Lakshya Kochhar talks about working on Bambai Meri Jaan for three years and how the grand life-like set helped with world creation and performances
Prime Video’s latest offering ‘Bambai Meri Jaan’ which was released on the platform on September 14 soon grabbed several eyeballs making it one of the top 10 shows viewed on the platform globally. Boasting of a stellar star cast including Kay Kay Menon, Avinash Twary, and Kritika Kamra, the series has been created by Shujaat Saudagar and Rensil D’Silva. Even though it deals with the underworld era of Mumbai, a subject that has been explored several times on screen, 'Bambi Meri Jaan' brings in novelty.
The cast members have particularly stood out for delivering an authentic performance. Actor Lakshya Kochhar who was previously seen in Akshay Kumar-starrer sports drama ‘Gold' in 2018 essayed the role of Ajju Kadri in the series. The series spans three decades from the POV of the Kadri family and the rise of crime in the streets of the city. “People have been growing with my character. Ajju is shown as a kid in the first three episodes. He is the irresponsible kid of the house, a little spoilt, little pampered, and you kind of grow with the family, you grow with the Kadri, so you see all of their journeys, of all the siblings. In the finale episode is when Ajju tries to become a man of his own. Stepping into the brother's show and taking responsibility is an emotion that relates with the audience,” says Lakshya talking to mid-day.com.
Lakshya Kochhar auditioned for the role in 2019 and the team was supposed to wrap up the shoot in six months. However, little did they know that the series would take three years to complete shooting owing to the pandemic. “Landing the part in the show was easier than the making bit of Bambai Meri Jaan,” he comments.
Owing to the pandemic, the team also got more time on their hands to prep for the show and understand each other better. “We got a lot of time to prep time during which we kept discussing with the writers to the point we really felt like siblings. We all really became one big family,” he recalls.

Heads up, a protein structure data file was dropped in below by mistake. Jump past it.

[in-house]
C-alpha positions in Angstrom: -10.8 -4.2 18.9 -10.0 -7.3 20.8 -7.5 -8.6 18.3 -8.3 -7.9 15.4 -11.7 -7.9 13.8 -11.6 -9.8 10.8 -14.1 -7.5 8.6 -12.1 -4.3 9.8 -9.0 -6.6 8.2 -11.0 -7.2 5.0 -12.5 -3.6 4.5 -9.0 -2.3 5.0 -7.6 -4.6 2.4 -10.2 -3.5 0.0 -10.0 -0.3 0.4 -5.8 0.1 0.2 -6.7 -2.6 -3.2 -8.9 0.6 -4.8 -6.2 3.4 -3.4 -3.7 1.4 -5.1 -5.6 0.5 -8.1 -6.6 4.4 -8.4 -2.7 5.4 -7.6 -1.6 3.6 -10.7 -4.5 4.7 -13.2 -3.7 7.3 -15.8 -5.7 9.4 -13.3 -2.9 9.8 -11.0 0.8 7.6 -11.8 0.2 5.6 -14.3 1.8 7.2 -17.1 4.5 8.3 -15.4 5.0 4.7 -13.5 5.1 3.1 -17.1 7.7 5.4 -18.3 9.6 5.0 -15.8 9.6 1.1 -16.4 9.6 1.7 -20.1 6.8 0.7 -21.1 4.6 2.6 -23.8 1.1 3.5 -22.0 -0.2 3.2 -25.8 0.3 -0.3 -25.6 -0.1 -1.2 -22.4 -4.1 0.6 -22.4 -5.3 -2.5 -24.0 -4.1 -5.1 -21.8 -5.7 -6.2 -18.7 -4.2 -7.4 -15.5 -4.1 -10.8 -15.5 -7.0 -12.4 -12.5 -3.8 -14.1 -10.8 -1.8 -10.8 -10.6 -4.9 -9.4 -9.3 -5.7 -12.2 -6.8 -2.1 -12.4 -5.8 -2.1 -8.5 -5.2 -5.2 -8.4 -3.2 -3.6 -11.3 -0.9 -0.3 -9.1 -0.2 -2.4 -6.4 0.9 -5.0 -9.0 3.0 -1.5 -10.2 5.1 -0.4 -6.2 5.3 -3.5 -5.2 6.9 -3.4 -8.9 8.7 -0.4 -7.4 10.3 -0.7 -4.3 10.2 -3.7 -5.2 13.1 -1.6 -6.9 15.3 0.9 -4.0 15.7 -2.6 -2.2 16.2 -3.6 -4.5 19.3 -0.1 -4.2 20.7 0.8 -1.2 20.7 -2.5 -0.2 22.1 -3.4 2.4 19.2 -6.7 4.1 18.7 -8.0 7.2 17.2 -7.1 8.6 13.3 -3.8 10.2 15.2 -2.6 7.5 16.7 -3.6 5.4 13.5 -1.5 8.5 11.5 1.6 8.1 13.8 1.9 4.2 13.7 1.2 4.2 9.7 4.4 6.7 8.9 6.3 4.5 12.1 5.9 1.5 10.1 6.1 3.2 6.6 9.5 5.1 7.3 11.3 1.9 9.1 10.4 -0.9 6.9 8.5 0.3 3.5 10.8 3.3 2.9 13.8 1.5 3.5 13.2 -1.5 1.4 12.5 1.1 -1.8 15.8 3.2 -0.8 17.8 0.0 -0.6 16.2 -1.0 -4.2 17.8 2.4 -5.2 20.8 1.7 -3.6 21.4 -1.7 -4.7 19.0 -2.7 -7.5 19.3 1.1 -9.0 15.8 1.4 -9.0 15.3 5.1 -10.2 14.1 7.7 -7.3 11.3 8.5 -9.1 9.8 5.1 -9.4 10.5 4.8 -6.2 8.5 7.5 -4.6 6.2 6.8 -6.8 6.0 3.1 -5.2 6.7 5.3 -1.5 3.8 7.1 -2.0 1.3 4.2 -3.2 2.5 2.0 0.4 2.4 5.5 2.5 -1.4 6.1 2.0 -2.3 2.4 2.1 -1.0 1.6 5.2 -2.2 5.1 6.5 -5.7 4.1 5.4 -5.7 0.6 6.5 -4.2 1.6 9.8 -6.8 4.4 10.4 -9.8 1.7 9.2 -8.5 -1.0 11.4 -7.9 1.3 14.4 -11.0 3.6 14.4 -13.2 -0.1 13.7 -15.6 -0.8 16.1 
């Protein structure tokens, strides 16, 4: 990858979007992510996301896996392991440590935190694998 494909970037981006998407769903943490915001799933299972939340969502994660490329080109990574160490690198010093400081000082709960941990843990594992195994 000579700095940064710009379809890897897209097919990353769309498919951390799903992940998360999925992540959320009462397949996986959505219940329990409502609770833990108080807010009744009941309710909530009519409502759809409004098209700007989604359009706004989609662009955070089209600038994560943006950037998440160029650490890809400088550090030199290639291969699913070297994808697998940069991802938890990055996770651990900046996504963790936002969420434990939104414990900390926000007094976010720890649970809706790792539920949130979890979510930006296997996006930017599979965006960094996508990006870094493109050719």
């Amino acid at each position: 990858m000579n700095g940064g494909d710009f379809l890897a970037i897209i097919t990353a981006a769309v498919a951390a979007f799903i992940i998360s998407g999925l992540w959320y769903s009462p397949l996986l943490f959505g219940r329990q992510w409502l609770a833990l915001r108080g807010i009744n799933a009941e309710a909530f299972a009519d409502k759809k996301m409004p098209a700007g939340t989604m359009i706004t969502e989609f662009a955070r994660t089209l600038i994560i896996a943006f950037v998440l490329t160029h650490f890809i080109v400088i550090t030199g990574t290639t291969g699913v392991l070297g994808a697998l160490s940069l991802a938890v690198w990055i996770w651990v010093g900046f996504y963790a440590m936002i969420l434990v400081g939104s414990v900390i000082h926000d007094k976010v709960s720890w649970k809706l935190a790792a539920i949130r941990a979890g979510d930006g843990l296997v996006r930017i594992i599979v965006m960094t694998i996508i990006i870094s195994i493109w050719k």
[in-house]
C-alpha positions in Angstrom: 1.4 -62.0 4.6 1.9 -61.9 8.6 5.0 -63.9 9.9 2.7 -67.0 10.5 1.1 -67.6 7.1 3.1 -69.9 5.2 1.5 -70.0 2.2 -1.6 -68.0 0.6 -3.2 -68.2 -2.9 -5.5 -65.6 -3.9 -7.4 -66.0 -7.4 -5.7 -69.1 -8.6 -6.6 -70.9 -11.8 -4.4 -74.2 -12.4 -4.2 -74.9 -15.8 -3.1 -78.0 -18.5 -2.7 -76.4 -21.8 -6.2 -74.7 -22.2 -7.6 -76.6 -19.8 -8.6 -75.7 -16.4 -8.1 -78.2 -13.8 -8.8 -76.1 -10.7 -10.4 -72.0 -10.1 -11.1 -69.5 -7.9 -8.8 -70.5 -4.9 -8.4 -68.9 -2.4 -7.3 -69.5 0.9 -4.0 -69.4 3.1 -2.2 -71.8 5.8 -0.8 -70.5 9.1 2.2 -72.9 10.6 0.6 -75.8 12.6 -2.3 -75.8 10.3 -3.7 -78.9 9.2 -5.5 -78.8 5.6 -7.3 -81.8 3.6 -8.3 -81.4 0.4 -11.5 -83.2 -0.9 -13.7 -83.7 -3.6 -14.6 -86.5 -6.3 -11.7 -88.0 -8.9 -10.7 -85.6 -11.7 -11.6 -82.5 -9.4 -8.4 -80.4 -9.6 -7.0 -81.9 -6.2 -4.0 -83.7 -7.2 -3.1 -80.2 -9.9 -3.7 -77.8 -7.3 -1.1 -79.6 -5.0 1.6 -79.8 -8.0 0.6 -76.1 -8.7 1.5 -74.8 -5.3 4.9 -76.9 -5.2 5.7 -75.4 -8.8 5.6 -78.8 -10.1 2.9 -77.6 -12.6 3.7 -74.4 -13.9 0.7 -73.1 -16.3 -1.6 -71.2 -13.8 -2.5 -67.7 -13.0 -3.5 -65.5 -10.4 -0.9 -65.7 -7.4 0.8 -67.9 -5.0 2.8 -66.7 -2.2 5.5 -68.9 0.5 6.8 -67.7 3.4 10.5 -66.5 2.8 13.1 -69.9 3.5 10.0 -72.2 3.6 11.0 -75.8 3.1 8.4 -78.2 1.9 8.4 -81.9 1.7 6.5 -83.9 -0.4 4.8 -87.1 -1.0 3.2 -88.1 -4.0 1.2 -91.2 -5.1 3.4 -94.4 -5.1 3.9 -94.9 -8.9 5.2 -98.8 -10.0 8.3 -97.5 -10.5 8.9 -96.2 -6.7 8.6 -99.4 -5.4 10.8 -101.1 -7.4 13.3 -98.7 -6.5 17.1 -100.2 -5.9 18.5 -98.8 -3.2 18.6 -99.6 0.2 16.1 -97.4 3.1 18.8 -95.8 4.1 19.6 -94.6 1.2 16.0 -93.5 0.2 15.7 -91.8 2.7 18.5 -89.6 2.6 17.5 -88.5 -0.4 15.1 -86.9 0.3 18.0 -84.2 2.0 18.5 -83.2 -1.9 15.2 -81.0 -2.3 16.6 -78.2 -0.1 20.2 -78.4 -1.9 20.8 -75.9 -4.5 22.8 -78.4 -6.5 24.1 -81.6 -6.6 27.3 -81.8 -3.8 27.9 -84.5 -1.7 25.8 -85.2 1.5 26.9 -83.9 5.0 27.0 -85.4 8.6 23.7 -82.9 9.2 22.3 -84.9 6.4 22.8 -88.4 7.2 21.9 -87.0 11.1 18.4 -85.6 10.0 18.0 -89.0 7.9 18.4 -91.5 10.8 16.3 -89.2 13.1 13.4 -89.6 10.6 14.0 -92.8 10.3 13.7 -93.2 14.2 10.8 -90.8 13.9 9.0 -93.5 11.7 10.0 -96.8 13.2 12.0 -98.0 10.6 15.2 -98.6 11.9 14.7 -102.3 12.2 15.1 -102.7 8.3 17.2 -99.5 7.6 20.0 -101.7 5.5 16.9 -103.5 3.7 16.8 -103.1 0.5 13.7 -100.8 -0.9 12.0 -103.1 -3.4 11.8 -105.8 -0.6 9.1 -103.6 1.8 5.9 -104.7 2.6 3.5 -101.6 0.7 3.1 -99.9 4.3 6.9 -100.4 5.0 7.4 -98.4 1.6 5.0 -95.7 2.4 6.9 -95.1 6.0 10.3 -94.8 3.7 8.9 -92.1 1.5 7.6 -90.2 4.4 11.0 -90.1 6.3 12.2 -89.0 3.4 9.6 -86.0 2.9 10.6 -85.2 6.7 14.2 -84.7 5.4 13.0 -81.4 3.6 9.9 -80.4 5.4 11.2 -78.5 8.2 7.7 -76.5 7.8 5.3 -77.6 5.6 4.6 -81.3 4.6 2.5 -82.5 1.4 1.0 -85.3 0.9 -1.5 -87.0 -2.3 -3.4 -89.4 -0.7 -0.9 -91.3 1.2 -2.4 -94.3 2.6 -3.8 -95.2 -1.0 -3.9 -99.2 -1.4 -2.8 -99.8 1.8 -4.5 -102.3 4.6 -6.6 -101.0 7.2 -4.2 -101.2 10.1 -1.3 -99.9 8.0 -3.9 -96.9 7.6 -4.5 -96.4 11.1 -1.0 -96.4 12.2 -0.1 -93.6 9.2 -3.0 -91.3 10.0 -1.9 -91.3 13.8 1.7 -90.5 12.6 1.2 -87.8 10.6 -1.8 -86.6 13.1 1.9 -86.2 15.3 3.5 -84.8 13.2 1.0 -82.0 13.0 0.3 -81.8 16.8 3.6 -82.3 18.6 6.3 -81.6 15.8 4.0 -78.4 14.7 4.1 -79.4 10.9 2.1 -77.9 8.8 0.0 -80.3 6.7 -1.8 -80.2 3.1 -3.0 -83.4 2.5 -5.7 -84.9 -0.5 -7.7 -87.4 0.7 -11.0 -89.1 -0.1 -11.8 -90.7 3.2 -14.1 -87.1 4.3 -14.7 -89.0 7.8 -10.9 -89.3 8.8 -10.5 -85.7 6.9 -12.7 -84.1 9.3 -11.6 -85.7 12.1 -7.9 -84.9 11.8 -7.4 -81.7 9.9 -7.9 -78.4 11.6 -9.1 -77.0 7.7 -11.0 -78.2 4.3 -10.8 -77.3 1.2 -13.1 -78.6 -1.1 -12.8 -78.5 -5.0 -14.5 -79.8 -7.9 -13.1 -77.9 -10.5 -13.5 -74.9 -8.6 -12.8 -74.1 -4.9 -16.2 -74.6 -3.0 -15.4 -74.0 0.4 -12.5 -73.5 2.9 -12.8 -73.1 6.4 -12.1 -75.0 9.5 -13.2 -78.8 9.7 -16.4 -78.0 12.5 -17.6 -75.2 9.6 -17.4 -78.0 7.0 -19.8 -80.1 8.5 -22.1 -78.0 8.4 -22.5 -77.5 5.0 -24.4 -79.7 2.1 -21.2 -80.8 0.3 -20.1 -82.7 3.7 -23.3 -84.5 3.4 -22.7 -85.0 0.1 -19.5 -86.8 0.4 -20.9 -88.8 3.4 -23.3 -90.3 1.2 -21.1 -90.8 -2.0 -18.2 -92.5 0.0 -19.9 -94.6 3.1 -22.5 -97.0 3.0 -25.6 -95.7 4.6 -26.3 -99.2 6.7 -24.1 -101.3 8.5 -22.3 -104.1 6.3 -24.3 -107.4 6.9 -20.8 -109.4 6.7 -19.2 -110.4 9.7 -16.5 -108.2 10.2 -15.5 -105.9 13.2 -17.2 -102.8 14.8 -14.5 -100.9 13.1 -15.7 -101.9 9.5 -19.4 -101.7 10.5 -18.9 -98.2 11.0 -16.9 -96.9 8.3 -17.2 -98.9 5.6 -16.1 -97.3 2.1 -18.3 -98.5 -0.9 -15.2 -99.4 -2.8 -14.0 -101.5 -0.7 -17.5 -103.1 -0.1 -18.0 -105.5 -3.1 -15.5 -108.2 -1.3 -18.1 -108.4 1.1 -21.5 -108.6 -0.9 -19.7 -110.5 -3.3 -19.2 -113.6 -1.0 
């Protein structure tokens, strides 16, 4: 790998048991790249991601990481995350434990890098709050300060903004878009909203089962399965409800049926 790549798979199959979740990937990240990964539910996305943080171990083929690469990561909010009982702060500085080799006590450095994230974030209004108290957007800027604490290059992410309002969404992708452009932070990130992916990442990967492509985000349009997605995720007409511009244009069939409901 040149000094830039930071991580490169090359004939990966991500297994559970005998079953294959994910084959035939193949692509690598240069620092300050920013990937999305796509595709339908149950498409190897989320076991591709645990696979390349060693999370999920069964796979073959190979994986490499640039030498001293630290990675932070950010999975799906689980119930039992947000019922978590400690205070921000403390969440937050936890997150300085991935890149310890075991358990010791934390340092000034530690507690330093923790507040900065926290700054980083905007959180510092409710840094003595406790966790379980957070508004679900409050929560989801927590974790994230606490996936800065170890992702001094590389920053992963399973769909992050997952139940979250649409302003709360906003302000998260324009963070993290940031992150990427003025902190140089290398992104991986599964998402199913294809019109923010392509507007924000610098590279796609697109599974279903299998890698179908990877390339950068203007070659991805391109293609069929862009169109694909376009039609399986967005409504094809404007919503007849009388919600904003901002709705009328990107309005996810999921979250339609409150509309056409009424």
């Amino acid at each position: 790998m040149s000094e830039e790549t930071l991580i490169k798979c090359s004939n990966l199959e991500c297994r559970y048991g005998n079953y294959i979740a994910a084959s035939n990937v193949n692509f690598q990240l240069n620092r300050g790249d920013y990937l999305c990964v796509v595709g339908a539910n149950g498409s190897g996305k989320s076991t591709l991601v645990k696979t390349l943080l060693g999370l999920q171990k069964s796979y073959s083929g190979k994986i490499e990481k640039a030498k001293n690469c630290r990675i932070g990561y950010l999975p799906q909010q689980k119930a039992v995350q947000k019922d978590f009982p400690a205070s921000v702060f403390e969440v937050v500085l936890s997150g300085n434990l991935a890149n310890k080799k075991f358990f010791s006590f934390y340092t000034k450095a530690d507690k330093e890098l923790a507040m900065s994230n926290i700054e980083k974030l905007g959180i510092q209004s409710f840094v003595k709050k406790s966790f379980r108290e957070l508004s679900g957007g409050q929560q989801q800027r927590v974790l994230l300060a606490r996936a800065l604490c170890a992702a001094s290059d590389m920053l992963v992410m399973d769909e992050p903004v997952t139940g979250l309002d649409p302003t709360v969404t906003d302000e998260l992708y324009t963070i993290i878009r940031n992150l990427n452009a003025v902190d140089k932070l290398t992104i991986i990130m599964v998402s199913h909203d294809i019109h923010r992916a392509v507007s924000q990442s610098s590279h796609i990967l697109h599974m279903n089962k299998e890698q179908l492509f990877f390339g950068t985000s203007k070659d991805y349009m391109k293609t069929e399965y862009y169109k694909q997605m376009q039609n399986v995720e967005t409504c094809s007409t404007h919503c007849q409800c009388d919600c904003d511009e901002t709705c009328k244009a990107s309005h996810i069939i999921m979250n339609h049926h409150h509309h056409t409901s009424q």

Staying true to their characters for three years amid a deadly pandemic, chaos and unpredictability of situations was not easy for the actors. However, the massive life-like set built to visualise the 10-part series helped the actors to get transported into a different world. "That set was not a set. We used to call it a city of its own. It had coffee shops, a theatre, and other shops. Everything that you see is real; from the chicken in the meat shop to rice and lentils in the markets. It had a real functioning chawl, with rooms, beds, chairs, and everything. When you are put in a situation that is so real, you are in bound to disconnect from the reality of the world of 2023. When we were shooting, the moment we entered the gate which was the Kadri manzil, our house, and climbed those stairs there was an absolute disconnect from everything we had come from, which was Bandra, Juhu, and Andheri," he said.
"Going there (set) you would feel that you were transported to some other time. The clothes we were wearing and the relationships that we shared also contributed to that. It was just an out-of-body experience, which I feel does not happen with a lot of shows and films. Usually, it is very contemporary and people try to recreate it in smaller ways, but just shooting on such a mammoth, big massive city-like set, I think it only happens in Sanjay Leela Bhansali films. It was an experience. When they broke the set, I cried. We guys were so emotionally involved with that house, as it saw several events in it. It became home and when they broke it down, it felt like our house was being broken down. That was the level of emotional attachment to the set. yes, it helps with your performance because it felt so real," he added.